Fact Sheet

The Johns Hopkins School of Education is ranked among the top graduate schools of education by U.S. News & World Report. The university also was ranked #13 in education in the Times Higher Education World University Rankings for 2022.


The mission of Johns Hopkins School of Education is to generate knowledge to inform policy and practice and educate society to address the most important challenges faced by individuals, schools, and communities.


The Johns Hopkins University is accredited by the Middle States Commission on Higher Education (MSCHE). 

The Johns Hopkins University School of Education’s Master of Science in Counseling degree program, with concentrations in Clinical Mental Health Counseling and School Counseling, is accredited by the Council for the Accreditation of Counseling and Related Programs (CACREP).


All Johns Hopkins School of Education programs leading to licensure are approved by the Maryland State Department of Education, a participant in the National Association of State Directors of Teacher Education and Certification (NASDTEC) Interstate Agreement.


Johns Hopkins University has been developing education leaders for more than 100 years, but 2017 marks the first decade of its renowned School of Education.


Dean: Christopher C. Morphew

Online Enrollment: Yes, depending on program

Total Enrollment: 1,741 (Fall 2022)

Faculty: 84 full-time; 23 joint, emeriti, or courtesy appointments

Degrees Awarded Annually: 919 degrees awarded (2021-22)

Year Established: 1909; became the School of Education in 2007

Alumni: Approximately 24,000


The school’s research centers, institutes and initiatives generate new insights that improve education around the world.


The School of Education typically awards approximately 1,000 degrees annually.
Programs include:

Doctoral Programs (PhD and online EdD)

Master of Science in Counseling with concentrations in Clinical Mental Health Counseling and School Counseling

Master of Science in Education in a variety of specializations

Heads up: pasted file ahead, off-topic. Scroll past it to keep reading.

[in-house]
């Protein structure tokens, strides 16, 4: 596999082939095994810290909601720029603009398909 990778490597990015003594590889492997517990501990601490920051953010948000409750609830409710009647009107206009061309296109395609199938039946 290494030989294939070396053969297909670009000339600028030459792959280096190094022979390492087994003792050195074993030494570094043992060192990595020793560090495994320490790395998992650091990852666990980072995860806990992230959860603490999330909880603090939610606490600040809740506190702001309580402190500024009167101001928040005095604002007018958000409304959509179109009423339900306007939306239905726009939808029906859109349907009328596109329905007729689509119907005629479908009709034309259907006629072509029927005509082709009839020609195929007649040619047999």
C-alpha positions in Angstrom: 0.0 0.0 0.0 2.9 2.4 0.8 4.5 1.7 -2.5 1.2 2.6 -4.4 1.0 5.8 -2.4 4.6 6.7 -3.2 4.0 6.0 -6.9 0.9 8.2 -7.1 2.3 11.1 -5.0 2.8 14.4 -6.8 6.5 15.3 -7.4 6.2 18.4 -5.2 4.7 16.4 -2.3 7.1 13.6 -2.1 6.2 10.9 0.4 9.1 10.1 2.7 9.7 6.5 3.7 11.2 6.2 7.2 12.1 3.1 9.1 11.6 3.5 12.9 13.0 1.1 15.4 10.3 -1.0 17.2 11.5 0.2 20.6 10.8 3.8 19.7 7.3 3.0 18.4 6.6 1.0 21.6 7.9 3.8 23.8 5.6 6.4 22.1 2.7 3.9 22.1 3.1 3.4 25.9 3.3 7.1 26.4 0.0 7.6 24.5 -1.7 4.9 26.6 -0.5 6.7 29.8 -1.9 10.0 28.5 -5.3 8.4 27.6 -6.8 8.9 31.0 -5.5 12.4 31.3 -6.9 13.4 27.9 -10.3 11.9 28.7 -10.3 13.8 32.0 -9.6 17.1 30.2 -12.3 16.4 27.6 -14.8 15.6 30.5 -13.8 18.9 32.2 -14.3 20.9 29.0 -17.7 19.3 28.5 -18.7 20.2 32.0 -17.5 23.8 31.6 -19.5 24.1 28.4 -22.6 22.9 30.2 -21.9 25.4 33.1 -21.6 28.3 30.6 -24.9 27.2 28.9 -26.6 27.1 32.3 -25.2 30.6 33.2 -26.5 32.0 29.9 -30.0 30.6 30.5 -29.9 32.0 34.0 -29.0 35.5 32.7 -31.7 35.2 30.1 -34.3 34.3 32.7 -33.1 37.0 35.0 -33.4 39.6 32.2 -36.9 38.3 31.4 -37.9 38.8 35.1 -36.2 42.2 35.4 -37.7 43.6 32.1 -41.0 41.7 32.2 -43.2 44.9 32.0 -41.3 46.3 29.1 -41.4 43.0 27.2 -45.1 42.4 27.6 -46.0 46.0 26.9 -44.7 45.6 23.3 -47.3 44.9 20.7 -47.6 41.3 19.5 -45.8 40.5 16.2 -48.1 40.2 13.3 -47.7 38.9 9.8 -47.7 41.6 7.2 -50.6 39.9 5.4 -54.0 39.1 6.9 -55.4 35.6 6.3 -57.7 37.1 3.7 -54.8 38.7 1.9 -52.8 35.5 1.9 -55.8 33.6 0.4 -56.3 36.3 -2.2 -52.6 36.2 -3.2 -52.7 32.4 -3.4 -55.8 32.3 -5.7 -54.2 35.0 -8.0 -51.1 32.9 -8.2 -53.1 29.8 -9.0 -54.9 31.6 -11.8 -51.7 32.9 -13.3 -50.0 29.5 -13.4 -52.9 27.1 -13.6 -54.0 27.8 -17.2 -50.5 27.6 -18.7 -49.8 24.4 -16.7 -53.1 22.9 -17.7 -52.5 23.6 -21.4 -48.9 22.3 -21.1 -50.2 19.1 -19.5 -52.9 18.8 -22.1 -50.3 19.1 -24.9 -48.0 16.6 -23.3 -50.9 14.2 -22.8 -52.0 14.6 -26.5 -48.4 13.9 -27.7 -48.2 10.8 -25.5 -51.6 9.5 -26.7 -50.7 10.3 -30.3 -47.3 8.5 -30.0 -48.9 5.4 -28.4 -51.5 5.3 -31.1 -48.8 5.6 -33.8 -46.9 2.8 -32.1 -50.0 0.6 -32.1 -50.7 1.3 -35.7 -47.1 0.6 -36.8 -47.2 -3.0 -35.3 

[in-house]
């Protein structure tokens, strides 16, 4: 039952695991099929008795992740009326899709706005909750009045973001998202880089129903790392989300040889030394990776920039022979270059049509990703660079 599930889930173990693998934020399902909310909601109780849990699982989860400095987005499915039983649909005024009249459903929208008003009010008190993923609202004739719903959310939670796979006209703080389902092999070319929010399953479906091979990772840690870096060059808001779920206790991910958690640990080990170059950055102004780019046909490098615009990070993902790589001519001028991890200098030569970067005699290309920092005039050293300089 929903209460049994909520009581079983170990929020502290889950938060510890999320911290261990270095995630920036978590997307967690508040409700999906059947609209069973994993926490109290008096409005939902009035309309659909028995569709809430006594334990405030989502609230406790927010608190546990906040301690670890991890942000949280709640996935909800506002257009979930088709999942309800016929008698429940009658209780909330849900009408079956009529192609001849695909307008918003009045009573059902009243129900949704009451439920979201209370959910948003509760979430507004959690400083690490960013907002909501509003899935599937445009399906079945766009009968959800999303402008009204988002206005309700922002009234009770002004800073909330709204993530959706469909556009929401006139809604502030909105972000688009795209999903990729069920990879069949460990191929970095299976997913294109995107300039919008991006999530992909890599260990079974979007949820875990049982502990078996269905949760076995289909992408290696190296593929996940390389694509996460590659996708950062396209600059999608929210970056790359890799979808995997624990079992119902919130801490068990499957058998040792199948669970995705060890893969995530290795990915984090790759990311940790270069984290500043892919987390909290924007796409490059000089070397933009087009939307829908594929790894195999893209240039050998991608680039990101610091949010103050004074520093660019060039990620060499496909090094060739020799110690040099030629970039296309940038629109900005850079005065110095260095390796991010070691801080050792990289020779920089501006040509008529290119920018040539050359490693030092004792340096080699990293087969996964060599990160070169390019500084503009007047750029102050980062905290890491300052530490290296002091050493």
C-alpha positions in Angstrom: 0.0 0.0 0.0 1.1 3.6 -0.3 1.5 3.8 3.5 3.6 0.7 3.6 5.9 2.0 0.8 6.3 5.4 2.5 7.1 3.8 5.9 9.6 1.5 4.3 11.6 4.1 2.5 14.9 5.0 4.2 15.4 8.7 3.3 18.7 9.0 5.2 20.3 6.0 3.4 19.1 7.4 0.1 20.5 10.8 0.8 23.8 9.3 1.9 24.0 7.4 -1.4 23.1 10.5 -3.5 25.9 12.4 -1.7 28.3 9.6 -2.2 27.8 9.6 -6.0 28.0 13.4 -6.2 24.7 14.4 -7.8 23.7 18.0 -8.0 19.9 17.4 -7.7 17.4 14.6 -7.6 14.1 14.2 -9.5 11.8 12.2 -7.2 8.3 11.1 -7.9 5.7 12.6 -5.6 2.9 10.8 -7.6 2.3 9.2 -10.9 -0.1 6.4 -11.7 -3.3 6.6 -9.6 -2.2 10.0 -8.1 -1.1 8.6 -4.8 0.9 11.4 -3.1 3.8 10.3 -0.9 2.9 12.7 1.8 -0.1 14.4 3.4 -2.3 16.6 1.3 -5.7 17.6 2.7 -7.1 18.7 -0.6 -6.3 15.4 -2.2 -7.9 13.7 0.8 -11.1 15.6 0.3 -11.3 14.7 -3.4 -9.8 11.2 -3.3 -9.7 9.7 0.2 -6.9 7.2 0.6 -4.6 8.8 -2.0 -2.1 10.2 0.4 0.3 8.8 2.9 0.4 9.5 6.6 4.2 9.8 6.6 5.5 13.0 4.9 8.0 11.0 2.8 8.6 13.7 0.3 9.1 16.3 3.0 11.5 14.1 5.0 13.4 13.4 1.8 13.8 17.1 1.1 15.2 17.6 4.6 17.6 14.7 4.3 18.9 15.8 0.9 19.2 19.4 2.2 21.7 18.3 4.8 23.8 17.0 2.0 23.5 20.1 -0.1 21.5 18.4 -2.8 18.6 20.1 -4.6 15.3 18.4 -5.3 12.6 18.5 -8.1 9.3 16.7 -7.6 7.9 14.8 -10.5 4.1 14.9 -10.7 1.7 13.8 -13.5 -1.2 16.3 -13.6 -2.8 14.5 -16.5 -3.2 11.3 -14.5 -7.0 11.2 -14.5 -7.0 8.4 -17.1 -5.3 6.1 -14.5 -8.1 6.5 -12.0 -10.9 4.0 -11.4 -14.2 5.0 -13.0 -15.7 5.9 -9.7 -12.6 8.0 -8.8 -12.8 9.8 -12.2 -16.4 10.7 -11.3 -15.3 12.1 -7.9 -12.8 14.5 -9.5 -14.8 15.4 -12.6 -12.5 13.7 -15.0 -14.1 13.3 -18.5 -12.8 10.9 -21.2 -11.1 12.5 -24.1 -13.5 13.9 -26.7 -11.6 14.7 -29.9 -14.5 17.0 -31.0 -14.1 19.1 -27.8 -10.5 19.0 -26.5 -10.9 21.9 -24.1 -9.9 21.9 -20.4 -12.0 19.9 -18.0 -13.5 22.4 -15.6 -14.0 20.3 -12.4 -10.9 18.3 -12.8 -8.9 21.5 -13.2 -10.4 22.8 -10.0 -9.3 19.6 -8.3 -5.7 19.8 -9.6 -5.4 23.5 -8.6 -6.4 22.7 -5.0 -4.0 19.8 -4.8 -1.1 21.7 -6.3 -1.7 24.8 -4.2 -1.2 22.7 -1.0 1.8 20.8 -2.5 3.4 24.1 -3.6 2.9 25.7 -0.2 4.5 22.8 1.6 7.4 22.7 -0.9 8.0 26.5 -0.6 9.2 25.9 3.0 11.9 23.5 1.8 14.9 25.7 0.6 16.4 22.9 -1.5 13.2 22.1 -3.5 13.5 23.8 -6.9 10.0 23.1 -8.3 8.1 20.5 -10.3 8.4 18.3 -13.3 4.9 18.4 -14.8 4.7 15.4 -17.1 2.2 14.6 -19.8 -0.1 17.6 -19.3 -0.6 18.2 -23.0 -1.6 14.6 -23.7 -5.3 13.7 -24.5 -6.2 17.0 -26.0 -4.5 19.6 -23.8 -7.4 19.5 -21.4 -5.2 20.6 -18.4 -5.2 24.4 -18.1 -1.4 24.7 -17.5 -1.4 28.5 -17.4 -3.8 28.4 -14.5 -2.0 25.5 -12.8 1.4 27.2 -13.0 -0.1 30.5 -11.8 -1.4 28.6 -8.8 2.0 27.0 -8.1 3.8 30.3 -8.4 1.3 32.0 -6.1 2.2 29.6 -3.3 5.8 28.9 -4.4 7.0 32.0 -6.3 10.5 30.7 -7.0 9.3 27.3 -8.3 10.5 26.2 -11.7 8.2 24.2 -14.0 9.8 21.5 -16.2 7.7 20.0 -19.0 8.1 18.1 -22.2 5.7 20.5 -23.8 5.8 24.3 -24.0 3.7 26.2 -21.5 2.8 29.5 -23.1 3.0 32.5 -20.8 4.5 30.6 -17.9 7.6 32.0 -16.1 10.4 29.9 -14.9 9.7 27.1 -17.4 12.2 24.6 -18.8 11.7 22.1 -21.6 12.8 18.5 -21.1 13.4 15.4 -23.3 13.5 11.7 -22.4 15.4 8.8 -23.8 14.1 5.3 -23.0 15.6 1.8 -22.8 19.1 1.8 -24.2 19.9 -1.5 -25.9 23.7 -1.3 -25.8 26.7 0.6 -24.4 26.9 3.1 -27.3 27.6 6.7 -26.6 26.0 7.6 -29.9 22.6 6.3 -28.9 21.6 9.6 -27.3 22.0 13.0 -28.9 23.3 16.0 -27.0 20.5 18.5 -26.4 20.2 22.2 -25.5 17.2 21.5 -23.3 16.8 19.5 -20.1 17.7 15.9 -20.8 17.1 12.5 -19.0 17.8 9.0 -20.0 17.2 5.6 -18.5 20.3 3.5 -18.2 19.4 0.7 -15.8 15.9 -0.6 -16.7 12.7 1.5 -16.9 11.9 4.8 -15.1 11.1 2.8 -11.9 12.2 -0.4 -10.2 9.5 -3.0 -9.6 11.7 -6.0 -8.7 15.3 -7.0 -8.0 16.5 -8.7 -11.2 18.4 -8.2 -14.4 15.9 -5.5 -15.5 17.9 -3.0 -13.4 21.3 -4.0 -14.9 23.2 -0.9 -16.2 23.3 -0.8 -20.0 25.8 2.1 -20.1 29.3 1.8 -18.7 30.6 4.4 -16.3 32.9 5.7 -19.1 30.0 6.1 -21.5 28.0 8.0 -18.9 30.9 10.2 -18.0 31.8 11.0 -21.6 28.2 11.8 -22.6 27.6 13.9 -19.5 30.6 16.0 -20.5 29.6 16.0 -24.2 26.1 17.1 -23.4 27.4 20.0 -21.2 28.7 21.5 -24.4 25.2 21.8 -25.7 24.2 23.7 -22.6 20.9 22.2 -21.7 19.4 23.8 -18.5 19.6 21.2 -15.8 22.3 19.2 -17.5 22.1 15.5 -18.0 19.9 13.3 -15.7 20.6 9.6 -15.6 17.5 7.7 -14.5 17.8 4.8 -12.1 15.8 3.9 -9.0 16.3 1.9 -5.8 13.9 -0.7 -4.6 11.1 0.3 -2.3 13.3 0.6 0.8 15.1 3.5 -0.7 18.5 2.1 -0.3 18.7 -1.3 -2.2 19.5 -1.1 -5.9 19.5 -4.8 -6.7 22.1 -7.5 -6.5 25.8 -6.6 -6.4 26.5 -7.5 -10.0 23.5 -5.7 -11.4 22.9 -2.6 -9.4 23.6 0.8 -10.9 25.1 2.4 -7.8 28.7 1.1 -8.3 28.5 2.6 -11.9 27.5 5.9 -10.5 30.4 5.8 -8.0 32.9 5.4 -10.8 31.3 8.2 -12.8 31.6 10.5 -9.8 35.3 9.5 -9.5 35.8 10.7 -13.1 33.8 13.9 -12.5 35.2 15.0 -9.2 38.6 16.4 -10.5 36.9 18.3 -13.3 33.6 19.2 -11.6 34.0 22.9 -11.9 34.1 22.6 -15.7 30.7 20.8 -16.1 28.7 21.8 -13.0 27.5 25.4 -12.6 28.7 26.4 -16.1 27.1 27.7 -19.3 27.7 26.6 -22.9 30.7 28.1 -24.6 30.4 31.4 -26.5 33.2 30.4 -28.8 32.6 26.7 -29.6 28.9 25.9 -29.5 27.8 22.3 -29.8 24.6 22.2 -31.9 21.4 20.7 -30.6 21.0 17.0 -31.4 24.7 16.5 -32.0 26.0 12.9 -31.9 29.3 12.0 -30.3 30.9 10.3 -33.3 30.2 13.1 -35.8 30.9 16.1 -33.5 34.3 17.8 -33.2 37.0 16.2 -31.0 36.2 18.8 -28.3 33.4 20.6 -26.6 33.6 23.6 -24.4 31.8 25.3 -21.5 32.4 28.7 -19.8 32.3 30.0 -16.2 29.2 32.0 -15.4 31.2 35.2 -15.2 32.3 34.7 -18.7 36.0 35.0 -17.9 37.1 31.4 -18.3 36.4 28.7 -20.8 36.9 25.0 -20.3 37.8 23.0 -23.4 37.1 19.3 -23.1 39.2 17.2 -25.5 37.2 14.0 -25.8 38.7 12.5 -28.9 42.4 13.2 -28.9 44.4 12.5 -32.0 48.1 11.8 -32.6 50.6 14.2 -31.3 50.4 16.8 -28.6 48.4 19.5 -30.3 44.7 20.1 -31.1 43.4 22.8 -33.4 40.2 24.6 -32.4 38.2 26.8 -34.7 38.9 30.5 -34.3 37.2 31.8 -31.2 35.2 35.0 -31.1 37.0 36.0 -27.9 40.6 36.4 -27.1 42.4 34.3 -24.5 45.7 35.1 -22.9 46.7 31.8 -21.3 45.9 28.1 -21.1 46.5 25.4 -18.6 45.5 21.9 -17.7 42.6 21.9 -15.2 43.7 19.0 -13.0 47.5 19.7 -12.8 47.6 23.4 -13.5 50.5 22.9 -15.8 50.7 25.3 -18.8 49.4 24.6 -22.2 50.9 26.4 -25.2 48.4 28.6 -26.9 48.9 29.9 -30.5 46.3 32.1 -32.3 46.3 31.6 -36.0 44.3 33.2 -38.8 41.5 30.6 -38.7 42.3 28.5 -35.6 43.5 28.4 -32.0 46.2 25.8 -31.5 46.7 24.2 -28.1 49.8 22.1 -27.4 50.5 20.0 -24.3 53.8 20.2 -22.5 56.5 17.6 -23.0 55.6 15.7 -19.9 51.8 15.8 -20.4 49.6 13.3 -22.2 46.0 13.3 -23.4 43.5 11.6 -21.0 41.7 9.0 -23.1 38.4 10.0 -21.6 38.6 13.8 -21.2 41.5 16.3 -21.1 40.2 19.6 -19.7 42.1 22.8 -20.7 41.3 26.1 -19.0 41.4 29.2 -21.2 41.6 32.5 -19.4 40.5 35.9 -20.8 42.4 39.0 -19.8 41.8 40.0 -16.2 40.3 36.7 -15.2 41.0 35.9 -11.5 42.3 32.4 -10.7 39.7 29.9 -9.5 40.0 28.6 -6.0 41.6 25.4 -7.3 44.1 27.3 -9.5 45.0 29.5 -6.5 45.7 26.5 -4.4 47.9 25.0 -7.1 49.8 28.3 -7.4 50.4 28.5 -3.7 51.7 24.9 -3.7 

Master of Education in the Health Professions

Master of Science in Special Education with concentrations in Mild-to-Moderate Disabilities and Severe Disabilities

Graduate Certificates


The mission of the Johns Hopkins School of Education is to generate knowledge to inform policy and practice and educate society to address the most important challenges faced by individuals, schools, and communities.


The Johns Hopkins School of Education is committed to advancing and disseminating knowledge to increase educational opportunity and transform lives.


The goal of these dispositions is to illustrate our continued commitment, as a member of Johns Hopkins University, to produce candidates who are aware and ethical in pursuing their chosen practice.

All candidates who complete a certificate, master’s degree, and/or doctorate in the School of Education will be:

1. Research Centered

1.1 Committed to Inquiry and Innovation

Candidates will a) be prepared to foster in others and engage in themselves the pursuit of life-long learning, continuous self-reflection, and research within their own practice or beyond; b) maintain fluency in scholarship in their field, professional knowledge, as well as in effective and ethical practices; c) evaluate and effectively implement appropriate new methods and tools; and d) incorporate appropriate knowledge-building technologies in their practice.